In recent years, Popham generously shared his scholarly expertise with the community by serving on the Waterloo Region Crime Prevention Council’s advisory group on research and evaluation, as chair of the Brantford Community Safety and Well-Being Advisory Committee, and as the Brant Community Foundation’s research coordinator.
“I’m hopeful that my research will lead toward improved services and policies to build inclusive communities,” says Popham. “I think this is of particular importance given the major social upheaval that we’ve endured over the past two or three years. I think we need to reconsider the de facto criminalization of the homeless and those seeking housing as more people are driven into precarious housing situations.”
In the field of cybercrime, Popham recently published research about barriers to policing online environments and is leading two research projects about online piracy in the age of streaming services. He also received a Knowledge Synthesis Grant from the Social Sciences and Humanities Research Council to investigate social isolation and its relationship with incel identity.
Soave’s research program develops and uses cutting-edge statistical methodology to tackle problems in biology, medicine and public health. His work is motivated by the increasing presence of large, complex databases in these fields, with specific projects designed to further understand the causes of diseases and to estimate patient risk and prognosis.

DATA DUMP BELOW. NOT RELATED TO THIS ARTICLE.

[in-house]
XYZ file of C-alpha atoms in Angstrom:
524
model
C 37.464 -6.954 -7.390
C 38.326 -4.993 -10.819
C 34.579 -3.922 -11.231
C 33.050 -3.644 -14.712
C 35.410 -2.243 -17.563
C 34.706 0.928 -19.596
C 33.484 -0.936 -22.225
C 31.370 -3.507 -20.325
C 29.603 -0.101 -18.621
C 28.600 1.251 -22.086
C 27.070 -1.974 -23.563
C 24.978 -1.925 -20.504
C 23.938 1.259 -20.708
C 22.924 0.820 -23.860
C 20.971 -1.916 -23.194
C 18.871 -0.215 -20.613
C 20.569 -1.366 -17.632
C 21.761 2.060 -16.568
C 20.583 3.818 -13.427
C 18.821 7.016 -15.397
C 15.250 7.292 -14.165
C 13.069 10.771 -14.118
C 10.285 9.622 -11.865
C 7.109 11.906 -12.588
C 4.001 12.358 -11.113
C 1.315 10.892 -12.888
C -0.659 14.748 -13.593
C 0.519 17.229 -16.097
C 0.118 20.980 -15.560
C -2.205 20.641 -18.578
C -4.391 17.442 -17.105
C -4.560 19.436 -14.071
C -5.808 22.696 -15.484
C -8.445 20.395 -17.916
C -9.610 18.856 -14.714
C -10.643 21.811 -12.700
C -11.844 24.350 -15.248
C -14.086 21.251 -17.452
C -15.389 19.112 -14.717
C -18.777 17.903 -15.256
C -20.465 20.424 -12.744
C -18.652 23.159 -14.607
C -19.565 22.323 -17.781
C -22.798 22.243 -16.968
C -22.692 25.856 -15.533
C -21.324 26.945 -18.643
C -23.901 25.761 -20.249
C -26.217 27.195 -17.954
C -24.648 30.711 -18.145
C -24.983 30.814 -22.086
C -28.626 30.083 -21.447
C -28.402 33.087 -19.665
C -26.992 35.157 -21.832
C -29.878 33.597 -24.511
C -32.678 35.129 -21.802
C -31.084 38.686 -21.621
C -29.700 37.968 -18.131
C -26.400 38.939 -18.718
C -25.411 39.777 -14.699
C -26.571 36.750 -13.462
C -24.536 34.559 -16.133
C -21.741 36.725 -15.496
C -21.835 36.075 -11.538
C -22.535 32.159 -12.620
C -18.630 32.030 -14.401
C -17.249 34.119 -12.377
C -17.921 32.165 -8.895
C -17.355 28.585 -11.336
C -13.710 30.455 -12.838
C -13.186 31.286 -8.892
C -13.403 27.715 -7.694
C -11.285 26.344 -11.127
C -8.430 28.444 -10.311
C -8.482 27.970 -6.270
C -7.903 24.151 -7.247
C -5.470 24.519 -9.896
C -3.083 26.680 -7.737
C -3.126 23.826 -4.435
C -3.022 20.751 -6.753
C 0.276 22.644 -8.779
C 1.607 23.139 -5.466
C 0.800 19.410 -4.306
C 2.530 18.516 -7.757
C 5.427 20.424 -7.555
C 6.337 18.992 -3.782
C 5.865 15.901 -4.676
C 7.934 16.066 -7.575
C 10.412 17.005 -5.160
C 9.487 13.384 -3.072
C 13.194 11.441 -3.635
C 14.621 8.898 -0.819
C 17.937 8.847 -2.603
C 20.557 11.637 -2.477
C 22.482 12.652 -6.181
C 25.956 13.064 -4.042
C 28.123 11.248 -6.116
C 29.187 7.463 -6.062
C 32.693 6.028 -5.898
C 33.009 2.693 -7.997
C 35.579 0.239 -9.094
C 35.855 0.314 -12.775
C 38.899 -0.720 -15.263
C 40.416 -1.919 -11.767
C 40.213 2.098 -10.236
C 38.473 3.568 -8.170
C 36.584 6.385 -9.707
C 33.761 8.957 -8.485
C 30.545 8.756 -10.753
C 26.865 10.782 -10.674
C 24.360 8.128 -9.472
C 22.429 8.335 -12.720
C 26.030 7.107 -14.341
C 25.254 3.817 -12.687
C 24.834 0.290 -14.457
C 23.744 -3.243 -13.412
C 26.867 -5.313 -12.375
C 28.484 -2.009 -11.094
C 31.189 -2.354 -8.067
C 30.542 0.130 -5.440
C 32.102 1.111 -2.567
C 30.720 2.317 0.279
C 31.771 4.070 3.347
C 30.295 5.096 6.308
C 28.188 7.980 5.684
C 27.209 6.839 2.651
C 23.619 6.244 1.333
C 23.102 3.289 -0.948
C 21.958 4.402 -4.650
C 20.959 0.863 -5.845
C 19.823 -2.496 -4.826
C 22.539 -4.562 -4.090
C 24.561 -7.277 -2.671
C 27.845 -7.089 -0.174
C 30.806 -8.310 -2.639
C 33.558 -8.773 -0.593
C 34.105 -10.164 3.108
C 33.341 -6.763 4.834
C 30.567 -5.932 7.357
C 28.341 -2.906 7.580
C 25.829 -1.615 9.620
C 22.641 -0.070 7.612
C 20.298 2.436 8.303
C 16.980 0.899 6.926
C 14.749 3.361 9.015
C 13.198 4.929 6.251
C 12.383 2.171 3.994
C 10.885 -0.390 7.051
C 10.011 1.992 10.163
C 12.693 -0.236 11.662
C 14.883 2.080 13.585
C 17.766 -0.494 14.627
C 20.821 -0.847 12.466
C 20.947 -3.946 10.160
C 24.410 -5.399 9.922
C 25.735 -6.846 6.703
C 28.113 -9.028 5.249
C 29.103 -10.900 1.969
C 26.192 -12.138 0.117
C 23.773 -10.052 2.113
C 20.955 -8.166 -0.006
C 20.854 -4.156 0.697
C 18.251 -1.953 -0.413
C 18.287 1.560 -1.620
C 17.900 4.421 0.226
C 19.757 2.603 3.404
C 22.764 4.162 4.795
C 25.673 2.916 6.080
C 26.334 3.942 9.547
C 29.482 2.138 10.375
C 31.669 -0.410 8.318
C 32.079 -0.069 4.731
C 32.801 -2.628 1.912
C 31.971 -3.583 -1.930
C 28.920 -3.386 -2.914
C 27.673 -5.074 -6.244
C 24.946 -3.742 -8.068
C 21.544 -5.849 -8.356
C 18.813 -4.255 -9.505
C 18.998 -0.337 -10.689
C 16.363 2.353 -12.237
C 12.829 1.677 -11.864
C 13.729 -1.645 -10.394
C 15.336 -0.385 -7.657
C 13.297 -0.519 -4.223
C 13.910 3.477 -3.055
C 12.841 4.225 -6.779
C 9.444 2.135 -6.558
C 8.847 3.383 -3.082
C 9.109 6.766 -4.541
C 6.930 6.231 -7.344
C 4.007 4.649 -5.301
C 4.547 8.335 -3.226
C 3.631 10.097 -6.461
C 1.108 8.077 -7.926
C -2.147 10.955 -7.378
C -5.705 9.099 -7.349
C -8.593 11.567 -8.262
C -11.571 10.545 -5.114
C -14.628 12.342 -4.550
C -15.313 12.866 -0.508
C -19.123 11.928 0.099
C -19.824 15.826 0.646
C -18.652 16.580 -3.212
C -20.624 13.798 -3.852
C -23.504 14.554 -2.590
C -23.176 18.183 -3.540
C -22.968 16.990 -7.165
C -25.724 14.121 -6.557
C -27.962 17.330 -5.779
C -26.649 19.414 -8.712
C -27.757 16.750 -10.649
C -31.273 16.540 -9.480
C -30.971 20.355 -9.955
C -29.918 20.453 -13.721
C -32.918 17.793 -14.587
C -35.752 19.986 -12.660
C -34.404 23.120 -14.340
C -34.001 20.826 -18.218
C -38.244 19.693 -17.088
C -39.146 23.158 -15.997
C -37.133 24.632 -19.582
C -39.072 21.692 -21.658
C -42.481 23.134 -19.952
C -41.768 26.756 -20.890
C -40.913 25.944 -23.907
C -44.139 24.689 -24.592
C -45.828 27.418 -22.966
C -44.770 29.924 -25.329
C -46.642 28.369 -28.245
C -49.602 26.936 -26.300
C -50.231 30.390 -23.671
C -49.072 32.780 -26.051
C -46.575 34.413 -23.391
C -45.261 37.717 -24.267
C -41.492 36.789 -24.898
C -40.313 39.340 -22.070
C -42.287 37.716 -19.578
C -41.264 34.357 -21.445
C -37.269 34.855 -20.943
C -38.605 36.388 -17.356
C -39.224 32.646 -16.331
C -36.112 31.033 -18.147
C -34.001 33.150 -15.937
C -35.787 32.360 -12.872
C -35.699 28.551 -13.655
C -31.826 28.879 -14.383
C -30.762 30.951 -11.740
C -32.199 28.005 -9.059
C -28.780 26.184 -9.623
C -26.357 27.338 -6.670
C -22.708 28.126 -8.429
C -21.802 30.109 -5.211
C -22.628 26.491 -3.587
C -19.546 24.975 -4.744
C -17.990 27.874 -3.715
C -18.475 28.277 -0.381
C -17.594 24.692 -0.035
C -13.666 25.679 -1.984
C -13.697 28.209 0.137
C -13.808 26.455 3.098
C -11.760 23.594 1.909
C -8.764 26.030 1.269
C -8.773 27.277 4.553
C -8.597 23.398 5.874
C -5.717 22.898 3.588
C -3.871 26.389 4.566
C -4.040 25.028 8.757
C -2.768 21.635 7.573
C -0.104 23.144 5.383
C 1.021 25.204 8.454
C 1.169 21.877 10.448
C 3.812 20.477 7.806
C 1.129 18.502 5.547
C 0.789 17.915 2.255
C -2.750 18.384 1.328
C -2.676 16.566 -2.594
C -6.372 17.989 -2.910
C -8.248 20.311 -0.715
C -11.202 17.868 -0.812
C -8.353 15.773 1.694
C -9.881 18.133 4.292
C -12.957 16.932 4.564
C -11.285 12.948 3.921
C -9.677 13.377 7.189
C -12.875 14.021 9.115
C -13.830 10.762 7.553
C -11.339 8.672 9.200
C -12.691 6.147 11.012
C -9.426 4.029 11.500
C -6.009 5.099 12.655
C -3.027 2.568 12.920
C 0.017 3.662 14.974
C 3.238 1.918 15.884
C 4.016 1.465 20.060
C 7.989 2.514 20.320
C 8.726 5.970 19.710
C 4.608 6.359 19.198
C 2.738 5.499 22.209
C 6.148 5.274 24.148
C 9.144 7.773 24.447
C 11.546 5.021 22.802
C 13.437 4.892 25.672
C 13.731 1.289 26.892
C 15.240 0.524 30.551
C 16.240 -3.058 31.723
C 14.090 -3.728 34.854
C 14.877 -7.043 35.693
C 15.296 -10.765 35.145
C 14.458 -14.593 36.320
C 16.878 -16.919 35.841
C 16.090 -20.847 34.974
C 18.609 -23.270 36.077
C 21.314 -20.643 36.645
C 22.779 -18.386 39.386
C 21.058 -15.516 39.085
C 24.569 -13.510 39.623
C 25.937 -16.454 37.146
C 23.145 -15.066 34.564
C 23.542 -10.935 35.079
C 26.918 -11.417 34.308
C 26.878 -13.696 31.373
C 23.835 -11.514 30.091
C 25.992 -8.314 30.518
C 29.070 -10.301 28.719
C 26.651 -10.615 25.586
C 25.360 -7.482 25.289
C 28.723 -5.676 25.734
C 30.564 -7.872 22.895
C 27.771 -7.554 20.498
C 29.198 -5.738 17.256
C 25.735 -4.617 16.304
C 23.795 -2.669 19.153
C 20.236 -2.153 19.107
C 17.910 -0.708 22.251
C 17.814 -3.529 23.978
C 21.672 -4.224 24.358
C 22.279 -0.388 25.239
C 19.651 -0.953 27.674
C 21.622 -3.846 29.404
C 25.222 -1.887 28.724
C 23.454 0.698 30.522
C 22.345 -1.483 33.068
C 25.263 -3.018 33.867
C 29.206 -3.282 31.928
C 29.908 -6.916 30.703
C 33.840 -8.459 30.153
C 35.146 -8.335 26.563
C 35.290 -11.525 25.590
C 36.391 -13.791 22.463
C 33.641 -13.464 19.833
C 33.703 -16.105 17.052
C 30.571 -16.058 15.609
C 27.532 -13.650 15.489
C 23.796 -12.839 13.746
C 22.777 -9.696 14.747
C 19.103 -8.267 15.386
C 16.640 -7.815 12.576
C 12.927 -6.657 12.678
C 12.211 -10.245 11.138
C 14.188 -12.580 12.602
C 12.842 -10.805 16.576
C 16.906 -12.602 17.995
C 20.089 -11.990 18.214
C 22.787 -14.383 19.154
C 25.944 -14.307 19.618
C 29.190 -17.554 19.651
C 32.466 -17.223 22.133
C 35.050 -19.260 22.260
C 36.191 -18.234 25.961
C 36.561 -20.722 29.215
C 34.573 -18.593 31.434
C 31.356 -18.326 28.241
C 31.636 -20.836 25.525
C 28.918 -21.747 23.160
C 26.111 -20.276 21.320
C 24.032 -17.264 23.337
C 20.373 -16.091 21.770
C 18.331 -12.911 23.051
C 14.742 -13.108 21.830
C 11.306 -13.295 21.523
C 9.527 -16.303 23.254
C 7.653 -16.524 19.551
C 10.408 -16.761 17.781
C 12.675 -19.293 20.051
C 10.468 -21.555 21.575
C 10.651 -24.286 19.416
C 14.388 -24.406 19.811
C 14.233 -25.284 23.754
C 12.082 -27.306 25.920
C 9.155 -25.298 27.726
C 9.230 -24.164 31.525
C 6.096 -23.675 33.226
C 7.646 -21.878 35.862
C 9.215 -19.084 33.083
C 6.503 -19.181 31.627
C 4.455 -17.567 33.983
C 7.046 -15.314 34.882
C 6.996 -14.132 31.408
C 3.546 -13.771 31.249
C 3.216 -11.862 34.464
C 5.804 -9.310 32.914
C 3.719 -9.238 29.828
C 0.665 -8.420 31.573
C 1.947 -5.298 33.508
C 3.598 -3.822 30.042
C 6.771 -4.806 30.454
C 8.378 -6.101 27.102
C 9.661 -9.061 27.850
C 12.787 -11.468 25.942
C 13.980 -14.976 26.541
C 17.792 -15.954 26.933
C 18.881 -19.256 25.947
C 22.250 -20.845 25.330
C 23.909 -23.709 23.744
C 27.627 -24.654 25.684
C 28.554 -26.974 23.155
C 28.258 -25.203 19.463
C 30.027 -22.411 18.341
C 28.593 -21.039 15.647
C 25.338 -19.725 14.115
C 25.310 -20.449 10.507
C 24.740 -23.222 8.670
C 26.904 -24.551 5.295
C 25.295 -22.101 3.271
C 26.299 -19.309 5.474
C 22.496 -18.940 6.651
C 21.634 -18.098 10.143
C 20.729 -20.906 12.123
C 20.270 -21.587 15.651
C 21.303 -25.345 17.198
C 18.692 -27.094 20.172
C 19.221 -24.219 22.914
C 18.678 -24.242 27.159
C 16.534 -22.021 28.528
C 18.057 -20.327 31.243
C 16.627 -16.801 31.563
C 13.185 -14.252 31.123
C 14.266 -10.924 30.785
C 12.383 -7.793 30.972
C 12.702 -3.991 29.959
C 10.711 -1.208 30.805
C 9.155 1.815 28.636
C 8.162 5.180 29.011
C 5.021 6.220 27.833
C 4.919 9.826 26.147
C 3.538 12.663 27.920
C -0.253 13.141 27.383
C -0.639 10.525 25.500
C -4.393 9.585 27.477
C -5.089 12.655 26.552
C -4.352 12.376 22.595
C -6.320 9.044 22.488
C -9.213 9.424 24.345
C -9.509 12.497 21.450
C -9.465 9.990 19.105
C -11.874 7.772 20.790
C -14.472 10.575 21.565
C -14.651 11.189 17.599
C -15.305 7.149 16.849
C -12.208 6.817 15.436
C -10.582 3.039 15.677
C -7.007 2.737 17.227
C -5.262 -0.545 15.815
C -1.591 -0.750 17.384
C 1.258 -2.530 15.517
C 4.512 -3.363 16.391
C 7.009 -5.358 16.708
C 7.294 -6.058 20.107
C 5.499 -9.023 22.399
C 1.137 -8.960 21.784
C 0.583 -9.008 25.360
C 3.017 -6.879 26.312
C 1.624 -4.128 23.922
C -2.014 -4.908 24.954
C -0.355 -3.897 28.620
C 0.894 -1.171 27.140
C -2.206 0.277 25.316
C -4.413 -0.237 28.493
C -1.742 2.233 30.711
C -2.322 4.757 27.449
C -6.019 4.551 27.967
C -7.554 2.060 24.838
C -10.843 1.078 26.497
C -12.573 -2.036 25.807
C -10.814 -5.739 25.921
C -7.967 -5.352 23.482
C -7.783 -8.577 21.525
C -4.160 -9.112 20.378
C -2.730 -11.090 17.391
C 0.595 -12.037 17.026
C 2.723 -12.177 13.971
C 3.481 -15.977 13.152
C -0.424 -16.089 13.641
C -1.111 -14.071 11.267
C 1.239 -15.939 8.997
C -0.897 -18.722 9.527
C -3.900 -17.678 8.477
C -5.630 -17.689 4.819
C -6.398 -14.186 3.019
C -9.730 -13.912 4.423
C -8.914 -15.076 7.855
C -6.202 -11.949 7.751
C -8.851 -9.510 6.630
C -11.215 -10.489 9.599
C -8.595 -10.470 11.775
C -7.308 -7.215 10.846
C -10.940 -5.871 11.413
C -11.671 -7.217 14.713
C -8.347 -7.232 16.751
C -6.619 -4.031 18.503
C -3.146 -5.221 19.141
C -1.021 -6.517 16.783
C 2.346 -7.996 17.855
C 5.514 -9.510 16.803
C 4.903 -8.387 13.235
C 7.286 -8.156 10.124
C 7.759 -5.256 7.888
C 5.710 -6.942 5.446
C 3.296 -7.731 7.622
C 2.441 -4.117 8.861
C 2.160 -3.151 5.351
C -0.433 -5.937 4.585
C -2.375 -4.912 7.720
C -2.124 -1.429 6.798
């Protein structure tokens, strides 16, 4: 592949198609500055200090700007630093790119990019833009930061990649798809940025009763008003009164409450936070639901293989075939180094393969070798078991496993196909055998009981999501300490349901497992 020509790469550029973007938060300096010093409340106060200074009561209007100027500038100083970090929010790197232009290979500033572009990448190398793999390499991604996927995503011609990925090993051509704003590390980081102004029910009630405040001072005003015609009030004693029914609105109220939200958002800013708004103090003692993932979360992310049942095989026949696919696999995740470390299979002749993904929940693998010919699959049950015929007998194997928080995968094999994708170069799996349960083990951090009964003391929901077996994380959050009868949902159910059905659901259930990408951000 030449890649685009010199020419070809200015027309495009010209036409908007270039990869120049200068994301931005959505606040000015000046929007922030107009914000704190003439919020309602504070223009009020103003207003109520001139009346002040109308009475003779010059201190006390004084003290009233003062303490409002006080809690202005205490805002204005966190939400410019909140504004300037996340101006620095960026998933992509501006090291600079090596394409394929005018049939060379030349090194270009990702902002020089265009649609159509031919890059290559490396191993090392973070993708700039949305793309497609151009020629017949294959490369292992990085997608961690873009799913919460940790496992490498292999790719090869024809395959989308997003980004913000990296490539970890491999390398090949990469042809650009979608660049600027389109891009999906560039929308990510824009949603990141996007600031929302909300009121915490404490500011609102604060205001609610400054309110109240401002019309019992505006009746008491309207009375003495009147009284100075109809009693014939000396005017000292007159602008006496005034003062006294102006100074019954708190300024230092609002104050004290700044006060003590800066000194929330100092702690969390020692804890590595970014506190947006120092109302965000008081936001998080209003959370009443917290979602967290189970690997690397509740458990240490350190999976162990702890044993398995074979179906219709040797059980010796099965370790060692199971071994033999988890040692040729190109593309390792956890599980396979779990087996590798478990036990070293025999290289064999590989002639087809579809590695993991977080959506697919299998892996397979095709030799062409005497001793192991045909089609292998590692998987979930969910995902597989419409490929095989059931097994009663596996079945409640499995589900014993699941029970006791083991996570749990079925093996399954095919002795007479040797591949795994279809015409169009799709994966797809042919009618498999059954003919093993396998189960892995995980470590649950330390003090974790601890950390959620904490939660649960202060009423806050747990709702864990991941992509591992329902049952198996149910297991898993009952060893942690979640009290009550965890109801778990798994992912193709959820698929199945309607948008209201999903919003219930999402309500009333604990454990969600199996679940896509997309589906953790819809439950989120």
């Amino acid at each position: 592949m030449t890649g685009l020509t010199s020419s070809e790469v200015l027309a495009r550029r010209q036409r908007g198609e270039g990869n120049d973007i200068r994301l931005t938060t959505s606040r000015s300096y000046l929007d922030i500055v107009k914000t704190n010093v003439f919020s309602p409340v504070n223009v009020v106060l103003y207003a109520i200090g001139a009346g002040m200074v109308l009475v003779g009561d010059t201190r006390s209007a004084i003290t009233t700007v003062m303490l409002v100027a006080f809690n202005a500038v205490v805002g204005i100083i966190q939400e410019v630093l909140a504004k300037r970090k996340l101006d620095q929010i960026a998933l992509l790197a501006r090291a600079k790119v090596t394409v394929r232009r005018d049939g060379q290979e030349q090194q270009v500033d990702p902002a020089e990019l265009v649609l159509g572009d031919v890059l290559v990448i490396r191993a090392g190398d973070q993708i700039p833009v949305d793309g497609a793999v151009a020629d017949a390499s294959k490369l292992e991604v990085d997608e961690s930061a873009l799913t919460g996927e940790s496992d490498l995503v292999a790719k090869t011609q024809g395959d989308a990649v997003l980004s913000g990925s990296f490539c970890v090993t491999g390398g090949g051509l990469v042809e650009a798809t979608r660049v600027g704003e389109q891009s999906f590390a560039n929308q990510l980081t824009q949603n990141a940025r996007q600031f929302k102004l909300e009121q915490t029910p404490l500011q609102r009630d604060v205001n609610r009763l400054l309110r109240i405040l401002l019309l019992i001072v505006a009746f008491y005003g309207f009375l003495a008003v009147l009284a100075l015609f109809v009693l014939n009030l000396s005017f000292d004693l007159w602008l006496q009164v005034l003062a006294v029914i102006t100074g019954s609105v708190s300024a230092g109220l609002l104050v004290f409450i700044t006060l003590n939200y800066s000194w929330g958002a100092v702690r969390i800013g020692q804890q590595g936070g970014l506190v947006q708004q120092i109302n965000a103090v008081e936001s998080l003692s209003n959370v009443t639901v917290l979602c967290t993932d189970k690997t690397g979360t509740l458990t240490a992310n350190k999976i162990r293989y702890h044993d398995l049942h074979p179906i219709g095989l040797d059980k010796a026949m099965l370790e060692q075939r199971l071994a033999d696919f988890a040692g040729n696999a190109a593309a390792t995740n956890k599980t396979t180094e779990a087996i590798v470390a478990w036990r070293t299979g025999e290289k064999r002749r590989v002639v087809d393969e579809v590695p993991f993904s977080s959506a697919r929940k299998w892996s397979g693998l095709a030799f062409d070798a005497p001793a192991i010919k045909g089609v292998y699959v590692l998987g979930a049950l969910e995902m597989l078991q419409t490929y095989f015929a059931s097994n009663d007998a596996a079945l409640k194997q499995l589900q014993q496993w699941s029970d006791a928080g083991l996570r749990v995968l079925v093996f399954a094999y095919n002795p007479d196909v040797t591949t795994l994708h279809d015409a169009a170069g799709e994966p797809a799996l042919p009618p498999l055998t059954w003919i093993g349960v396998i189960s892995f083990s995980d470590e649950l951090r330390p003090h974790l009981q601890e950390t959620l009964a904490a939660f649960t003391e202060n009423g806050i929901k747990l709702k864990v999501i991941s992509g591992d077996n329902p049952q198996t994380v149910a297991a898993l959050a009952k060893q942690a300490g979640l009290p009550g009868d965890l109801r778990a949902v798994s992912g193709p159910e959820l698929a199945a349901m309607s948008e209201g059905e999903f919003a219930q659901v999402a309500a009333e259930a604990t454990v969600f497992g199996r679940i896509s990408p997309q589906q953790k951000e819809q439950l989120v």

“Much of my team’s work focuses on analyzing data from large population-based samples, where we follow participants over time to correlate individual profiles with cancer outcomes,” says Soave.
In his role as research associate with the Ontario Institute for Cancer Research, Soave trains statisticians to collaborate with researchers from other fields of study.
“We are currently using molecular genetic data to develop statistical models for predicting breast cancer risk prior to the onset of symptoms or traditional clinical diagnosis,” says Soave. “Establishing pre-cancer risk prediction models can lead to improved screening and treatment for patients.”
Soave has published 28 peer-reviewed articles in high-impact journals including Nature and Statistics in Medicine. Since joining Laurier in 2018, he has secured more than $500,000 in external research funding, including a Natural Sciences and Engineering Research Council of Canada Discovery Grant and Discovery Launch Supplement.
Among Soave’s research partnerships is the Psychosocial Factors and Cancer Consortium, a large international collaboration funded by the Dutch Cancer Society. The project aims to define and understand the role of psychosocial factors on cancer incidence through meta-analysis of 18 region-specific studies. Soave is the lead investigator representing the Ontario Health Study.